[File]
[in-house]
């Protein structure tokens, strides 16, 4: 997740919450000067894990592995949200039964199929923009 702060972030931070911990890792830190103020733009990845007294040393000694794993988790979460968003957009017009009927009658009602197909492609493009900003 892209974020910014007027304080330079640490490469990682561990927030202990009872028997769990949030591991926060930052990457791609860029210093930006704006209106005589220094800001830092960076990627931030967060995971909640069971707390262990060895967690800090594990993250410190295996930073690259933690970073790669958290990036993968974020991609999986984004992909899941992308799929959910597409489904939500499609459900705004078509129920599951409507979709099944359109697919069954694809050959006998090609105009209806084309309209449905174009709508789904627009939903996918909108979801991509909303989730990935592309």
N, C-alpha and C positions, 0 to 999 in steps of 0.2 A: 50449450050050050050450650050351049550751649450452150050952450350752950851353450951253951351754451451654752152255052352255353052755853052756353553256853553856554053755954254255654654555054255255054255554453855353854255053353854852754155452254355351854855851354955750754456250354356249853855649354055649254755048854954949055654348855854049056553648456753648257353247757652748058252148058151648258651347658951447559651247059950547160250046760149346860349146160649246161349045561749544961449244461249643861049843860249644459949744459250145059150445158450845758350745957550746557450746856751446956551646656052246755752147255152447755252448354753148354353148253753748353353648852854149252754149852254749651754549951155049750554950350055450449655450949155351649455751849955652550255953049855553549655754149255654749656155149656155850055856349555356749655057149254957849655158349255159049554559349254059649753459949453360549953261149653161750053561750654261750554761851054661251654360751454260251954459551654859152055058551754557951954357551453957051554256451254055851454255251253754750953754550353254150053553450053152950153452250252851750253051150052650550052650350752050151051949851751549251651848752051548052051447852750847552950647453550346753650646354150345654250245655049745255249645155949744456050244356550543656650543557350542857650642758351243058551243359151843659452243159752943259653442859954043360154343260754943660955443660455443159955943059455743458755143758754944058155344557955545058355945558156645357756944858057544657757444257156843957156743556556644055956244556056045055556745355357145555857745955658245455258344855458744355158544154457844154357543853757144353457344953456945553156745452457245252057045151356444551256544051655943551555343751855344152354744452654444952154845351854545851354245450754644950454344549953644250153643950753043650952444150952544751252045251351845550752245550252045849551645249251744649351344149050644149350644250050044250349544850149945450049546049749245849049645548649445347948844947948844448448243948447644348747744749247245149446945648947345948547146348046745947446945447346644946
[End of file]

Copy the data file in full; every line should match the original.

[in-house]
């Protein structure tokens, strides 16, 4: 997740919450000067894990592995949200039964199929923009 702060972030931070911990890792830190103020733009990845007294040393000694794993988790979460968003957009017009009927009658009602197909492609493009900003 892209974020910014007027304080330079640490490469990682561990927030202990009872028997769990949030591991926060930052990457791609860029210093930006704006209106005589220094800001830092960076990627931030967060995971909640069971707390262990060895967690800090594990993250410190295996930073690259933690970073790669958290990036993968974020991609999986984004992909899941992308799929959910597409489904939500499609459900705004078509129920599951409507979709099944359109697919069954694809050959006998090609105009209806084309309209449905174009709508789904627009939903996918909108979801991509909303989730990935592309």
N, C-alpha and C positions, 0 to 999 in steps of 0.2 A: 50449450050050050050450650050351049550751649450452150050952450350752950851353450951253951351754451451654752152255052352255353052755853052756353553256853553856554053755954254255654654555054255255054255554453855353854255053353854852754155452254355351854855851354955750754456250354356249853855649354055649254755048854954949055654348855854049056553648456753648257353247757652748058252148058151648258651347658951447559651247059950547160250046760149346860349146160649246161349045561749544961449244461249643861049843860249644459949744459250145059150445158450845758350745957550746557450746856751446956551646656052246755752147255152447755252448354753148354353148253753748353353648852854149252754149852254749651754549951155049750554950350055450449655450949155351649455751849955652550255953049855553549655754149255654749656155149656155850055856349555356749655057149254957849655158349255159049554559349254059649753459949453360549953261149653161750053561750654261750554761851054661251654360751454260251954459551654859152055058551754557951954357551453957051554256451254055851454255251253754750953754550353254150053553450053152950153452250252851750253051150052650550052650350752050151051949851751549251651848752051548052051447852750847552950647453550346753650646354150345654250245655049745255249645155949744456050244356550543656650543557350542857650642758351243058551243359151843659452243159752943259653442859954043360154343260754943660955443660455443159955943059455743458755143758754944058155344557955545058355945558156645357756944858057544657757444257156843957156743556556644055956244556056045055556745355357145555857745955658245455258344855458744355158544154457844154357543853757144353457344953456945553156745452457245252057045151356444551256544051655943551555343751855344152354744452654444952154845351854545851354245450754644950454344549953644250153643950753043650952444150952544751252045251351845550752245550252045849551645249251744649351344149050644149350644250050044250349544850149945450049546049749245849049645548649445347948844947948844448448243948447644348747744749247245149446945648947345948547146348046745947446945447346644946